37. In the last week of teaching this course, I came across David Damrosch’s book What Is World Literature? I was surprised to see him articulate something of my experience with this class and point toward a new direction:
38. In the seven years since I taught this course in 2011, I have transitioned from a faculty role to an administrative one. I no longer teach, so I write this article to memorialize the thinking and effort that went into constructing this course, an experiment that I hope other scholars of global Romanticism will take up after me. I offer this course’s chaos and idiosyncrasies, yet also its potential, daring, and boundary breaking.
Bloom, Harold. The Western Canon: The Books and School of the Ages. Riverhead Books, 1994.
———. Where Shall Wisdom Be Found? Riverhead Books, 2004.
Cheah, Pheng. "What Is a World? On World Literature as World-Making Activity." Daedalus, vol. 137, no. 3, 2008, pp. 26–38.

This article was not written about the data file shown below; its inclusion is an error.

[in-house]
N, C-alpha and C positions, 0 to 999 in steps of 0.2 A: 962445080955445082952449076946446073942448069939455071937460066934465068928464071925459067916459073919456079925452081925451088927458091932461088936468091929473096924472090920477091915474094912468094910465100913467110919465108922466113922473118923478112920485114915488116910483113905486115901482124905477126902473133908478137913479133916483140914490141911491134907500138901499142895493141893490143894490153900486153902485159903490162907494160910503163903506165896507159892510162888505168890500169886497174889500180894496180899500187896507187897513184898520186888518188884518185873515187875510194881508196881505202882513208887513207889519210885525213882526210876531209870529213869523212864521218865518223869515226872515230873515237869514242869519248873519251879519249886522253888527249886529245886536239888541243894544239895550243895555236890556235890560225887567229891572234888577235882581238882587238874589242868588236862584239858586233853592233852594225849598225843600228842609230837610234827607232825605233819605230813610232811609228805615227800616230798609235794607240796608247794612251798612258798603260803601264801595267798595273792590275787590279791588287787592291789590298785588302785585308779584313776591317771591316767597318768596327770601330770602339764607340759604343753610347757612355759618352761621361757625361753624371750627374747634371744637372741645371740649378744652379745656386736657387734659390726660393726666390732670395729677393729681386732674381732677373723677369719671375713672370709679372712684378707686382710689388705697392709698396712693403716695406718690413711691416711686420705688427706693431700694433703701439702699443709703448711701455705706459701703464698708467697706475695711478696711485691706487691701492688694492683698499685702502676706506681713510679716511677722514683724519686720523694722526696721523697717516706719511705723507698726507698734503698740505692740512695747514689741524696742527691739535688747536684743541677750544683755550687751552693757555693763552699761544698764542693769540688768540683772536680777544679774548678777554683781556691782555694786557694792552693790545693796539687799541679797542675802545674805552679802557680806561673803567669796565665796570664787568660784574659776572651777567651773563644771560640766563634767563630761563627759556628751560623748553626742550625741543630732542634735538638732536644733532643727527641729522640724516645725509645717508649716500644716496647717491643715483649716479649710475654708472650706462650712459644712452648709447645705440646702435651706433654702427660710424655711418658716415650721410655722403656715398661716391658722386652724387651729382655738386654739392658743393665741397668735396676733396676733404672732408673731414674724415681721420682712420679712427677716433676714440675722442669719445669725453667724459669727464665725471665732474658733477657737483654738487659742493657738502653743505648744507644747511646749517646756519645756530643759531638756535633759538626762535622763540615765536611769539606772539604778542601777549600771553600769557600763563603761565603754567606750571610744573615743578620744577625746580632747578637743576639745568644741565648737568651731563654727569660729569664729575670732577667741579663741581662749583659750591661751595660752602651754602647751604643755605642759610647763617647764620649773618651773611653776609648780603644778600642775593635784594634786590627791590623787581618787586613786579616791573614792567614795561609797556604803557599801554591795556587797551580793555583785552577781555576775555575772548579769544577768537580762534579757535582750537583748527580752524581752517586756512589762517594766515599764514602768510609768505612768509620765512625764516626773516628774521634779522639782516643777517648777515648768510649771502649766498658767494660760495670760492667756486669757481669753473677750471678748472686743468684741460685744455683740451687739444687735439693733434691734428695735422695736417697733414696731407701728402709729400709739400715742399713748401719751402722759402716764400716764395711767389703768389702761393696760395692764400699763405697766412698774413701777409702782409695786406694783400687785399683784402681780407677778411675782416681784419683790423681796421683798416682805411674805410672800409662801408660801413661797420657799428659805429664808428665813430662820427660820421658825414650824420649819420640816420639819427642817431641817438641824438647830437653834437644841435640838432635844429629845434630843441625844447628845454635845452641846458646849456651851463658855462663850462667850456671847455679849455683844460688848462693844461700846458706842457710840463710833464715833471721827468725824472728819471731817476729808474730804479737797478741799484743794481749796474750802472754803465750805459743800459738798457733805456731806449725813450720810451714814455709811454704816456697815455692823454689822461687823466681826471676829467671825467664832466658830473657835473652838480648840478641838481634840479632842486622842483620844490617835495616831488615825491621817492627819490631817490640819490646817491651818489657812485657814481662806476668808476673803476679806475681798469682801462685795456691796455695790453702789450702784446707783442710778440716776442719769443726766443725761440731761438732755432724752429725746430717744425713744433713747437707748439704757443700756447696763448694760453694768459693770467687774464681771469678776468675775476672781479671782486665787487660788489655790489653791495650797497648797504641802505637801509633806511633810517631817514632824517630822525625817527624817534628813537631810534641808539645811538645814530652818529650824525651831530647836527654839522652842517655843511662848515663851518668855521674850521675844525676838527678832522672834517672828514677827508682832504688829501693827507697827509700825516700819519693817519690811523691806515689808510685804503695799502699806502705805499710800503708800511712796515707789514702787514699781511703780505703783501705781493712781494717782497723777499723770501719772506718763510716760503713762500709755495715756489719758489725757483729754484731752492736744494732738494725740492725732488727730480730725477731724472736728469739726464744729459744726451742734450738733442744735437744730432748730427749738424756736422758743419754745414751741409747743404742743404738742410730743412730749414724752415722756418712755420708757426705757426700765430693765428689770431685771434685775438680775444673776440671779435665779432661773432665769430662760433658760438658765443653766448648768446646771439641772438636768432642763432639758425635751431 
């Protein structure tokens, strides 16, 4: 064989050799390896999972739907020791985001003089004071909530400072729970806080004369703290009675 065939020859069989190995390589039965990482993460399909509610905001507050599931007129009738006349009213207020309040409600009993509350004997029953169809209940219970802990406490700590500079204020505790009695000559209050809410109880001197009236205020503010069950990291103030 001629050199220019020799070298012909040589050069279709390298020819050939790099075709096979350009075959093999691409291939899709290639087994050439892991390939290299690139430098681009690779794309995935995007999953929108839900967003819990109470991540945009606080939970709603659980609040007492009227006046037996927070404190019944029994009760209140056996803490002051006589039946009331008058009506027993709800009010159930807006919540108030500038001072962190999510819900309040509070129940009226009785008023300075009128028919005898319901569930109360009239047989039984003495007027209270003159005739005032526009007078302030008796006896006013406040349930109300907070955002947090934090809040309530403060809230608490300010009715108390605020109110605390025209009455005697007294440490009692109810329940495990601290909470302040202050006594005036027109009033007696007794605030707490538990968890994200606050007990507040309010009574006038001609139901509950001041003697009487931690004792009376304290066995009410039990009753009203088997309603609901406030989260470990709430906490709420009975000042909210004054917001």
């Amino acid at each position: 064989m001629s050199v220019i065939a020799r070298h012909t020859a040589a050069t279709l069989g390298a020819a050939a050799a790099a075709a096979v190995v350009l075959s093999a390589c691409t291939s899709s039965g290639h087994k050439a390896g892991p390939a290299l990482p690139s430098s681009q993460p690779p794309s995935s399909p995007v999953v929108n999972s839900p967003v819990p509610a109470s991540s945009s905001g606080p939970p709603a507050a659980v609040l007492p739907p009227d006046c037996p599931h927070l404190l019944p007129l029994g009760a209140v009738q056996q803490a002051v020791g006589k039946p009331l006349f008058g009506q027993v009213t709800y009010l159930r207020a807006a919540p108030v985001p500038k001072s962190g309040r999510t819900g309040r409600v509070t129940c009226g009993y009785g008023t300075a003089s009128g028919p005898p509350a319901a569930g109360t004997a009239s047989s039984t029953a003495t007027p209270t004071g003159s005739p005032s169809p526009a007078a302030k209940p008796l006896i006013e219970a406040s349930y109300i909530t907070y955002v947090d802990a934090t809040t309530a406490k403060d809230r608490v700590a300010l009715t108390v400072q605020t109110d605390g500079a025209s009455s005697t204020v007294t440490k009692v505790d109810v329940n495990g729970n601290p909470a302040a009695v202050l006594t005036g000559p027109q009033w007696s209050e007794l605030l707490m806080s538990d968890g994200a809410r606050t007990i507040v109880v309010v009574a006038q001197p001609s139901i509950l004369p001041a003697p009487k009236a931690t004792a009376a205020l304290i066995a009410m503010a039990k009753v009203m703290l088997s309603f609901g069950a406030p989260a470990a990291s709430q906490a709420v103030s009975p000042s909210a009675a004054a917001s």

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Dimock, Wai Chee. Through Other Continents: American Literature Across Deep Time. Princeton UP, 2006.
Elias, Amy J., and Christian Moraru, editors. The Planetary Turn: Relationality and Geoaesthetics in the 21st Century. Northwestern UP, 2015.
Emery, Mary Lou. "Caribbean Modernism: Plantation to Planetary." The Oxford Handbook of Global Modernisms, edited by Mark Wollaeger and Matt Eatough, Oxford UP, 2012, pp. 48–77.
Joris, Pierre and Habib Tengour, editors. Poems for the Millennium, Volume Four: The University of California Book of North African Literature. U of California P, 2013.
Kadir, Djelal. "To World, to Globalize: Comparative Literature’s Crossroads." Comparative Literature Studies, vol. 41, no. 1, 2004, pp. 1–9.
Mickiewicz, Adam. Pan Tadeusz, or the Last Foray in Lithuania: A History of the Nobility in the Years 1811 and 1812 in Twelve Books of Verse. Translated by Leonard Kress, HarrowGate Press, 2006.
Miyoshi, Masao. "Turn to the Planet: Literature, Diversity, and Totality." Comparative Literature, vol. 53, no. 4, 2001, pp. 283–297.